Even first time offenders stand to lose their license for a fairly long period of time after being charged with driving under the influence. As with other punishments associated with DUI’s, the length of time in which a person’s license is revoked will often depend on whether it’s their first, second, or even third offense.

For those who are thinking about being combative with the police, there are additional penalties associated with refusing to take a breathalyzer test or to provide a urine or blood sample. Even if someone is found to not be guilty of driving under the influence, refusal to cooperate with these tests can result in a person’s license being temporarily revoked for an extended period of time. Some states even add other penalties on top of this, so it’s important to be cooperative while dealing with police officers. If you think you’re being treated unfairly, then you should speak to your lawyer about it after the fact instead of trying to confront them while you’re pulled over.

Driving While Young

Although driving under the influence is obviously bad regardless of your age, the law does not provide any particular breaks to minors who are caught doing so. Unlike many other charges, being young does not provide any benefits in these circumstances. In fact, minors who are caught driving under the influence can face multiple crimes, since it is illegal for anyone under the age of 21 to drink. Furthermore, states use a lower bar for blood alcohol content with minors, meaning that they’re expected to be at 0.02 or lower, rather than the 0.08 that adults are held to.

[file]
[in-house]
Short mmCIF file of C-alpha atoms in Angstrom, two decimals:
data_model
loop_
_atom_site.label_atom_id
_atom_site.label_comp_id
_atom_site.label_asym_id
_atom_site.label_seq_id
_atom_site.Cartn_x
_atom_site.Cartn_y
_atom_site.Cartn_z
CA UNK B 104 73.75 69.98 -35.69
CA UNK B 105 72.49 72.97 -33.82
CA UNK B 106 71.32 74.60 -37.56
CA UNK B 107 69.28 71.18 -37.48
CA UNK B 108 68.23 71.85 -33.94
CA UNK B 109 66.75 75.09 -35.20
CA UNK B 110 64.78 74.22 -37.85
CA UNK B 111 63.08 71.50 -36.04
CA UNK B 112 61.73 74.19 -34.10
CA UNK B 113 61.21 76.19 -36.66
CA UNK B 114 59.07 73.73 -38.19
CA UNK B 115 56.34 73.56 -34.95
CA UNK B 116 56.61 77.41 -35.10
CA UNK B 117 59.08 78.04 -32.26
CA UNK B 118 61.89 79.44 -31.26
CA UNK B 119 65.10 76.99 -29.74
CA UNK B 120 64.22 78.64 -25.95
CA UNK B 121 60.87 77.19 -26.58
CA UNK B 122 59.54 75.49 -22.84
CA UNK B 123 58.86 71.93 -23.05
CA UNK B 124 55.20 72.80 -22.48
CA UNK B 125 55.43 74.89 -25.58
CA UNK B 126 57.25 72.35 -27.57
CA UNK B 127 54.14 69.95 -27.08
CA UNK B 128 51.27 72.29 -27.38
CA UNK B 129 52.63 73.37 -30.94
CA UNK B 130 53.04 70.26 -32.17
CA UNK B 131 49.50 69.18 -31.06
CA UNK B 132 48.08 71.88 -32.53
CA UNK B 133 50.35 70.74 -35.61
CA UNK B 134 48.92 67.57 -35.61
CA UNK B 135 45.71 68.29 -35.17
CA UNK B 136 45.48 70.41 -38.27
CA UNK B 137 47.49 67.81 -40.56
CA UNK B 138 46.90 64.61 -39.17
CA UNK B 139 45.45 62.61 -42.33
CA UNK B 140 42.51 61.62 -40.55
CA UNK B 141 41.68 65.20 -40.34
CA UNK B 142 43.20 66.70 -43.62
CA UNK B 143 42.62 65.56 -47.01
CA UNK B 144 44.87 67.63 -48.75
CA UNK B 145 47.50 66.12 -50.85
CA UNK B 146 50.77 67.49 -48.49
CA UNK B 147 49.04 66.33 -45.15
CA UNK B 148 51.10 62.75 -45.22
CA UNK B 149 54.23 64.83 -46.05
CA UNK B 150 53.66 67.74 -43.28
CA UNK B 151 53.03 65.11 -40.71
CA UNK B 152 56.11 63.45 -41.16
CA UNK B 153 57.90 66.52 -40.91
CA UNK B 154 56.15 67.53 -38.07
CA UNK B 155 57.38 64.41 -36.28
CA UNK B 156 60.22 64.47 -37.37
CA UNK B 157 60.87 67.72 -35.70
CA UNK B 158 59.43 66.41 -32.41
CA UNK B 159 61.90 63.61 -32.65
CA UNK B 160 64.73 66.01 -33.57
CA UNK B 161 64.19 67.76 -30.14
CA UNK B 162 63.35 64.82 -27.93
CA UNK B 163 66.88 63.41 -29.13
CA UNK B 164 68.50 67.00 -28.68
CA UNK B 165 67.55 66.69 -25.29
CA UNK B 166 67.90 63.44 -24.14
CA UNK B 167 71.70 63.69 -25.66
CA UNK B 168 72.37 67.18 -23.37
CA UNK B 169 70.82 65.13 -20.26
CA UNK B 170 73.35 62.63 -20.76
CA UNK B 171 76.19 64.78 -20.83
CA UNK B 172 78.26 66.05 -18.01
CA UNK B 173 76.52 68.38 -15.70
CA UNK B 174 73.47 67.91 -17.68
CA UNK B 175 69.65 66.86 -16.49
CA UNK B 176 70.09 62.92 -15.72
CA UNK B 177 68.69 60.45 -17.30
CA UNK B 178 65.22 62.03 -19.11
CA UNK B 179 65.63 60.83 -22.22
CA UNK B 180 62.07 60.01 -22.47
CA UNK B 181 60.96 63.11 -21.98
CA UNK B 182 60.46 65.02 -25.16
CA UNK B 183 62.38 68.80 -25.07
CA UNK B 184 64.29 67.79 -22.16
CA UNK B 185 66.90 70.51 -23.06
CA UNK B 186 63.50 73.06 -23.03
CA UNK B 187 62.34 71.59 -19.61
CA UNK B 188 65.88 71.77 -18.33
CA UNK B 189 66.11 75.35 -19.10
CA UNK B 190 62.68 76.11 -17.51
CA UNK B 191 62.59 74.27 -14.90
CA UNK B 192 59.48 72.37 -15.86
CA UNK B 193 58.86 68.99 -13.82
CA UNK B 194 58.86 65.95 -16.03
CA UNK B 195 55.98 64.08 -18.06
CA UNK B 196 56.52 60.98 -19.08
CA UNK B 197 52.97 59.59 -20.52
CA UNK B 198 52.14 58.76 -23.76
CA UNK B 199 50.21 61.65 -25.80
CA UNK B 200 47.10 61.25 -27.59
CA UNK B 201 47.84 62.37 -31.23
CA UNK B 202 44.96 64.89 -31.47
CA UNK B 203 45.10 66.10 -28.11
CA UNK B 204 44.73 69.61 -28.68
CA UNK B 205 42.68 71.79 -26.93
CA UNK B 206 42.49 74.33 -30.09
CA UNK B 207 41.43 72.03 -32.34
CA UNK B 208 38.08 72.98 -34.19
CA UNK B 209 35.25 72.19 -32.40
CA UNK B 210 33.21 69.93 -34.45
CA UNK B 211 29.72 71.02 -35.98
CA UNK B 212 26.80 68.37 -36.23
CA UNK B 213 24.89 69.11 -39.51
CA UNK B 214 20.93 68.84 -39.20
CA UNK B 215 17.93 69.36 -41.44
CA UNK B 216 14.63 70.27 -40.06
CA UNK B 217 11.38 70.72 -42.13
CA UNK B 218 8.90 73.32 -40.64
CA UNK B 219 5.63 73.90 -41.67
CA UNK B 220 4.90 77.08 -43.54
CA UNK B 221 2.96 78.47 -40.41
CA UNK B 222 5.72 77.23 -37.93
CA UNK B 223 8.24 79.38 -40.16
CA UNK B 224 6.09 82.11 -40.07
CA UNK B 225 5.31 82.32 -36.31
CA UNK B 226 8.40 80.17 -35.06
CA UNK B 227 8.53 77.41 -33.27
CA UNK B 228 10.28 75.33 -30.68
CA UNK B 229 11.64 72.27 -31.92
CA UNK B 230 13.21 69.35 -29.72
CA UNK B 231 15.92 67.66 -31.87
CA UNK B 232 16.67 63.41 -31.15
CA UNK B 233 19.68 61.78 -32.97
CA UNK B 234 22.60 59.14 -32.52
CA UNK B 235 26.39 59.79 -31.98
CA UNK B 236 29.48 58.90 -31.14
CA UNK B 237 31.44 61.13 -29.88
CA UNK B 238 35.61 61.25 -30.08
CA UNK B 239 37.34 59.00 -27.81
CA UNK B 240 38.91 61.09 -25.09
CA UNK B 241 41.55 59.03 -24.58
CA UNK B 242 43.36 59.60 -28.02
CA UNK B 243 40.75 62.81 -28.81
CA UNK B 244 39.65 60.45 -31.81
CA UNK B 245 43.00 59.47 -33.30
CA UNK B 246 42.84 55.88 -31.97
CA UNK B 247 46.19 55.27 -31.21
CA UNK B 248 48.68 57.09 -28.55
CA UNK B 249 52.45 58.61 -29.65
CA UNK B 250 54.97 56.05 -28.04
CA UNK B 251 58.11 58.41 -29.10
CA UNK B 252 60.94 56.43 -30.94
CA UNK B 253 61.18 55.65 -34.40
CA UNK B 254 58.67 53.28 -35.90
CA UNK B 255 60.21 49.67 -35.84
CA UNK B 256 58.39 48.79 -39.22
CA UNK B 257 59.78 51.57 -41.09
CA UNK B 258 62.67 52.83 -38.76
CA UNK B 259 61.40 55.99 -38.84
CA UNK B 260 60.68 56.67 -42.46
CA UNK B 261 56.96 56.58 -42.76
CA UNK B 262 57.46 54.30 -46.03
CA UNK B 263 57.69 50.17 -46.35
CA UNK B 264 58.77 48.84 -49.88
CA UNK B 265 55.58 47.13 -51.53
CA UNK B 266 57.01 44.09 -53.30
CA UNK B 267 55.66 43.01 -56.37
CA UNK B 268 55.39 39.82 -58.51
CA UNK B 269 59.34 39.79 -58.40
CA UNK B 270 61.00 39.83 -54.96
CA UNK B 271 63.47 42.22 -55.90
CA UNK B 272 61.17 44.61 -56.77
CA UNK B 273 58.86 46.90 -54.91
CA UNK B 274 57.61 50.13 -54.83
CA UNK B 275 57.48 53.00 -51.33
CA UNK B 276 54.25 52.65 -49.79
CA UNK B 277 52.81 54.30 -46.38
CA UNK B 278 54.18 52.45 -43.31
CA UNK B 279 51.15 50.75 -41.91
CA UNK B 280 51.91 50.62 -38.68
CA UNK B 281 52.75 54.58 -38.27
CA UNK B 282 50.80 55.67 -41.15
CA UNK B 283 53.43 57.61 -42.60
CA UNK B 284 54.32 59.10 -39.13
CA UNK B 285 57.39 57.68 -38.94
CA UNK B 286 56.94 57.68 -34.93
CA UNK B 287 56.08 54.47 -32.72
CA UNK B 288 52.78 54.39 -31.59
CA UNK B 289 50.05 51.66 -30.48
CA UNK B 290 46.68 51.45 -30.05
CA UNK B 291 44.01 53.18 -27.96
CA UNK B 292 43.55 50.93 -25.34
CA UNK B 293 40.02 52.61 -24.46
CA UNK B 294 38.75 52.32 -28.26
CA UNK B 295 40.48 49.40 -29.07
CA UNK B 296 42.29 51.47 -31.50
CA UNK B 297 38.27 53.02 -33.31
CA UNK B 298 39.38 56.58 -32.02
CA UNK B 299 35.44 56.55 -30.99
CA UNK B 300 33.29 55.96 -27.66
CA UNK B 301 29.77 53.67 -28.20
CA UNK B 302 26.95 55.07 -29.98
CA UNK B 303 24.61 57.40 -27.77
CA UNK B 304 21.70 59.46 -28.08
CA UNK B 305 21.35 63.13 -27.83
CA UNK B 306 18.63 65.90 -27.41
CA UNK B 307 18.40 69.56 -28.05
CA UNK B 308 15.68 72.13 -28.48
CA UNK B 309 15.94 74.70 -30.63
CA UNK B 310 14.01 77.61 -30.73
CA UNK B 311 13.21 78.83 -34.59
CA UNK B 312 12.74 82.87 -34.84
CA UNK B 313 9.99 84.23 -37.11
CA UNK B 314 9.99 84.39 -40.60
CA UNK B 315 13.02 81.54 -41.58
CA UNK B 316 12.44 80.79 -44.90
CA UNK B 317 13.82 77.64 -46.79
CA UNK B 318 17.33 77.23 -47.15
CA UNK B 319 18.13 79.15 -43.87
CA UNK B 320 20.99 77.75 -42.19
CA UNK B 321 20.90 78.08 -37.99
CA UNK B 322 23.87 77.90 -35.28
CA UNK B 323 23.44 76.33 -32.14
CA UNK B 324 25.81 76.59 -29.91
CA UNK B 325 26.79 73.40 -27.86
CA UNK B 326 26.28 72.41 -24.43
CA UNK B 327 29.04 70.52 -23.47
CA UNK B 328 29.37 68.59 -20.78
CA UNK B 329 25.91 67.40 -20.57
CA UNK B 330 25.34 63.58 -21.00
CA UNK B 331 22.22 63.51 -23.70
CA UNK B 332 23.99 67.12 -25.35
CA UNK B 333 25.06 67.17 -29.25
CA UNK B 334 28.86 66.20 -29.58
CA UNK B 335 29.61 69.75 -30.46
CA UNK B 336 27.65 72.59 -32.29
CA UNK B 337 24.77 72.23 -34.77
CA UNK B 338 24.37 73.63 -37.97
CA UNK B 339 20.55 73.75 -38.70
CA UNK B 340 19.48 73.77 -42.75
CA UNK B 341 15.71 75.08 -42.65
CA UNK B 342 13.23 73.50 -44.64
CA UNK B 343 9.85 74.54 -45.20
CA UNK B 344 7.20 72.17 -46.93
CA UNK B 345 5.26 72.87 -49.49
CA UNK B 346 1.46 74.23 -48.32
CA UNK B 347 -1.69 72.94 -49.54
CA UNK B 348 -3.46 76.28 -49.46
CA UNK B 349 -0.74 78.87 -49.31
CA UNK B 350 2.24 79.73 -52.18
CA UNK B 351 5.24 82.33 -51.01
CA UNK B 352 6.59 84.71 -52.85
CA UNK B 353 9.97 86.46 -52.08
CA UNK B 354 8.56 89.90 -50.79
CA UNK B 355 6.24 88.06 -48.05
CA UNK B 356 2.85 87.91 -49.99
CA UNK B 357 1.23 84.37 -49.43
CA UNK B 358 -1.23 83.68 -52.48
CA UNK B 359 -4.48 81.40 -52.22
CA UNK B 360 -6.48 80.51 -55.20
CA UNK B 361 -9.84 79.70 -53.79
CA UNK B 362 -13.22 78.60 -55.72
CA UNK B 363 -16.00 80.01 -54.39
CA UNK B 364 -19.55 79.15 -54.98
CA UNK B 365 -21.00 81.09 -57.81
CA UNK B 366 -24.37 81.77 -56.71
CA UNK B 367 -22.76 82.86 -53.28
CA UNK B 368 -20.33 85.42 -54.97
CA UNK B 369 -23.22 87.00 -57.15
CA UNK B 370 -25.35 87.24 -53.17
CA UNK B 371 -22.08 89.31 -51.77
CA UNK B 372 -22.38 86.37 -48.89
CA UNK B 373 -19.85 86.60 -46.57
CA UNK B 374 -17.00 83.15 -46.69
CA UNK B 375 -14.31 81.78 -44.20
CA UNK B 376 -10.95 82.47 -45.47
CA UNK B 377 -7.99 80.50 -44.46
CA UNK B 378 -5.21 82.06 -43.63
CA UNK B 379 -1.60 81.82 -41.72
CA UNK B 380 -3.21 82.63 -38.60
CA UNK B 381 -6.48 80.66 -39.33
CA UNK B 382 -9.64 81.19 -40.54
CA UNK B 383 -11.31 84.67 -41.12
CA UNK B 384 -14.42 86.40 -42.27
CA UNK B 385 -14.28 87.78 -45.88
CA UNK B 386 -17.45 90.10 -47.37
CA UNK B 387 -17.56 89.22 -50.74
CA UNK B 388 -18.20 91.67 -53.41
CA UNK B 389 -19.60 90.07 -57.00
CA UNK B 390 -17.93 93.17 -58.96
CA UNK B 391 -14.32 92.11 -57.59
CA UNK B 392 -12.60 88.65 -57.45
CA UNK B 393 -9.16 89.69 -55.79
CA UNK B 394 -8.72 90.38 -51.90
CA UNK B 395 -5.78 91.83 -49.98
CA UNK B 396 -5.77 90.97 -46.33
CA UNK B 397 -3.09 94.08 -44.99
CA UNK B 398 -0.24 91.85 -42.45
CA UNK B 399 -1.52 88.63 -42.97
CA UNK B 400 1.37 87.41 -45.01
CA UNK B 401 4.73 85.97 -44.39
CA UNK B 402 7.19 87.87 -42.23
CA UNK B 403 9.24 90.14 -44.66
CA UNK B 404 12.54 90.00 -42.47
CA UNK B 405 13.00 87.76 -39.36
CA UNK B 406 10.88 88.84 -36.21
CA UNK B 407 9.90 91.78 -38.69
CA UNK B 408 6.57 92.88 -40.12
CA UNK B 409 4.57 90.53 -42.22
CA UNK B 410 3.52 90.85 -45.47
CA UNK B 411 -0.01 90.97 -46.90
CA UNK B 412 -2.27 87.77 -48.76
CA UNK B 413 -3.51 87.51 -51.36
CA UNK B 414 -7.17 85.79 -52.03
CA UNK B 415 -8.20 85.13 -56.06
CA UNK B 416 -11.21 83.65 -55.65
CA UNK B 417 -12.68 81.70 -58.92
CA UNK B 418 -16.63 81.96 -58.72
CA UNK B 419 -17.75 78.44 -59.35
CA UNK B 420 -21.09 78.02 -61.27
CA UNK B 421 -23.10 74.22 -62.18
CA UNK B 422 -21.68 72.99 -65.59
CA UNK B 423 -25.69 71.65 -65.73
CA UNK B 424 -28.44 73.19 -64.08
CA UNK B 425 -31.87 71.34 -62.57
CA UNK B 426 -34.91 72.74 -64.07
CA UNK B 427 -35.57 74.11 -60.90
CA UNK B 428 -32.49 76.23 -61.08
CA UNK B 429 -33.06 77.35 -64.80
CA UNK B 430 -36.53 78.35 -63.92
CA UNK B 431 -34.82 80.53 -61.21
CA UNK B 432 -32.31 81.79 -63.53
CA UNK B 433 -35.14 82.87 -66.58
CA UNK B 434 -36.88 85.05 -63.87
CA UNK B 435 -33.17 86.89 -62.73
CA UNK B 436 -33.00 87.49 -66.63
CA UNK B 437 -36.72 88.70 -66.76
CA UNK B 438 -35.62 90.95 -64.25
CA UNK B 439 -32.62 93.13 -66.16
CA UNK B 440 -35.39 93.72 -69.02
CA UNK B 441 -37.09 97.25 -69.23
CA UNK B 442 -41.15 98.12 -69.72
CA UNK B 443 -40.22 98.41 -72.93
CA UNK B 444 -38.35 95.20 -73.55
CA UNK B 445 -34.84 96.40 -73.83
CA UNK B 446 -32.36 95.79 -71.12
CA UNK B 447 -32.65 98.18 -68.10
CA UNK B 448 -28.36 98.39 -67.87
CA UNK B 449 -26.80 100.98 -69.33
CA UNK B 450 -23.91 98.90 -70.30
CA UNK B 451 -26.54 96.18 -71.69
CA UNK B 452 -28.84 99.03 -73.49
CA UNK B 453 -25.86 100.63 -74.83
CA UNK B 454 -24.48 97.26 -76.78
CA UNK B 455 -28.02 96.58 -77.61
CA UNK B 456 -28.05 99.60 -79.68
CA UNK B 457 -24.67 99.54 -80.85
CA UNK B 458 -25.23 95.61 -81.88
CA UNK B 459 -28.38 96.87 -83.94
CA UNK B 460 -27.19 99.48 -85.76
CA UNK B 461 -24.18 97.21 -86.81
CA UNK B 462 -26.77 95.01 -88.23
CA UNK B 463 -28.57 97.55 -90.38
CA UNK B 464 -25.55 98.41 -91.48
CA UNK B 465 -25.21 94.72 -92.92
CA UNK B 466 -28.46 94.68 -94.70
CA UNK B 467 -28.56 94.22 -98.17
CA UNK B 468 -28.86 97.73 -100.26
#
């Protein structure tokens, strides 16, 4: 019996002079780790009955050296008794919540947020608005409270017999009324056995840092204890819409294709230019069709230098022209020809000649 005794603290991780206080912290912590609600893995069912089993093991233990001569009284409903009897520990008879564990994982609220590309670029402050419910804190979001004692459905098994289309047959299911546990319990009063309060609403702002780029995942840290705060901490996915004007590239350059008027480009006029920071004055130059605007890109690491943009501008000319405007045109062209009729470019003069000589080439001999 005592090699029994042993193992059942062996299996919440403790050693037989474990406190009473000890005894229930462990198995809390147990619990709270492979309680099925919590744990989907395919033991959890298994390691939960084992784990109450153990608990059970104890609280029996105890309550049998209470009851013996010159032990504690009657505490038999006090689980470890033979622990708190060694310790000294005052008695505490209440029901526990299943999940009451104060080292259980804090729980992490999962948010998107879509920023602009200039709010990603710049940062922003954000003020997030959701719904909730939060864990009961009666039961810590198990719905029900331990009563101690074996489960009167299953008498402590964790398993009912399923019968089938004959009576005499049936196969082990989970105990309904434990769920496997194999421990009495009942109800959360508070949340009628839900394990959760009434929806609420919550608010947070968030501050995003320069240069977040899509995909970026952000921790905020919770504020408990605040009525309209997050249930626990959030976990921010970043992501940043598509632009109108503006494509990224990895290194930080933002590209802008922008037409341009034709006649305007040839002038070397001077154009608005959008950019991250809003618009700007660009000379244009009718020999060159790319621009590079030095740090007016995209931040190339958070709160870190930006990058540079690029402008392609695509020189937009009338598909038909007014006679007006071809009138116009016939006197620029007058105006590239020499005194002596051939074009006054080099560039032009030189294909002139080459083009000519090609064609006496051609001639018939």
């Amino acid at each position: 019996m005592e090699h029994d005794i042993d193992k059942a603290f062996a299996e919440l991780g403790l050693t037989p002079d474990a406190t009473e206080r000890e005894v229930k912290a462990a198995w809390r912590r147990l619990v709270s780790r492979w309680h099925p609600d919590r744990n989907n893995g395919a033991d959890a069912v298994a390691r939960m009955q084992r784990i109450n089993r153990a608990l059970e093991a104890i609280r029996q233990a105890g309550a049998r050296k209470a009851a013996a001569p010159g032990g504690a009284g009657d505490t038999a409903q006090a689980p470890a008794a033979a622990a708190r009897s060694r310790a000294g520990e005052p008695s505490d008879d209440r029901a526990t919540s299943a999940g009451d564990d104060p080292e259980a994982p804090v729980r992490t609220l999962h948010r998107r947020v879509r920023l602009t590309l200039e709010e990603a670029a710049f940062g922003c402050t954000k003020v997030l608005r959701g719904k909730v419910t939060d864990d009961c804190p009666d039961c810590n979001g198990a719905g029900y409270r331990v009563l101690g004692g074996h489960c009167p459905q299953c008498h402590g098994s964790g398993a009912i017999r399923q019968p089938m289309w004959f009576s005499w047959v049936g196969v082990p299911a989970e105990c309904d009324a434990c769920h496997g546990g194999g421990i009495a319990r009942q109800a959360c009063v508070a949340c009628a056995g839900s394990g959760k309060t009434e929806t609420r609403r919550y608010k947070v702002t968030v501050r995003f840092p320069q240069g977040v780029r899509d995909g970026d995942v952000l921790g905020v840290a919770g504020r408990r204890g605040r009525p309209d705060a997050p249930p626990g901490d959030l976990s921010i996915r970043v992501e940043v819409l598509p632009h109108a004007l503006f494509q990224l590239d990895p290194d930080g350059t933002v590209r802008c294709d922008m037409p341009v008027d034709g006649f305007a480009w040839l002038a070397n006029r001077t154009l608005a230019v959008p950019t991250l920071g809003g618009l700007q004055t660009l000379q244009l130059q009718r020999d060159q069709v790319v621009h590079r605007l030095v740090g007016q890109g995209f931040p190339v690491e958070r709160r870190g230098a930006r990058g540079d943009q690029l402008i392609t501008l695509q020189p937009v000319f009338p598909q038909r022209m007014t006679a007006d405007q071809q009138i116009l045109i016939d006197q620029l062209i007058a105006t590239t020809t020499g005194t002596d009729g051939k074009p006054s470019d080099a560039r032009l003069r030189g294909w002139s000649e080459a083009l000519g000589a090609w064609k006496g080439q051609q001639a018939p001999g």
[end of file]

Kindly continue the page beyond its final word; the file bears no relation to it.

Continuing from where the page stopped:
Unintended Consequences

While most people probably associate DUI’s with jail time or court fees, few people take the other consequences into account. For instance, a person’s insurance company might cancel their policy after they’ve been charged with driving under the influence. Driving while intoxicated doesn’t just disappear from a person’s record over night either, which makes it difficult to get jobs that involve driving vehicles.

First Time Offenders in Texas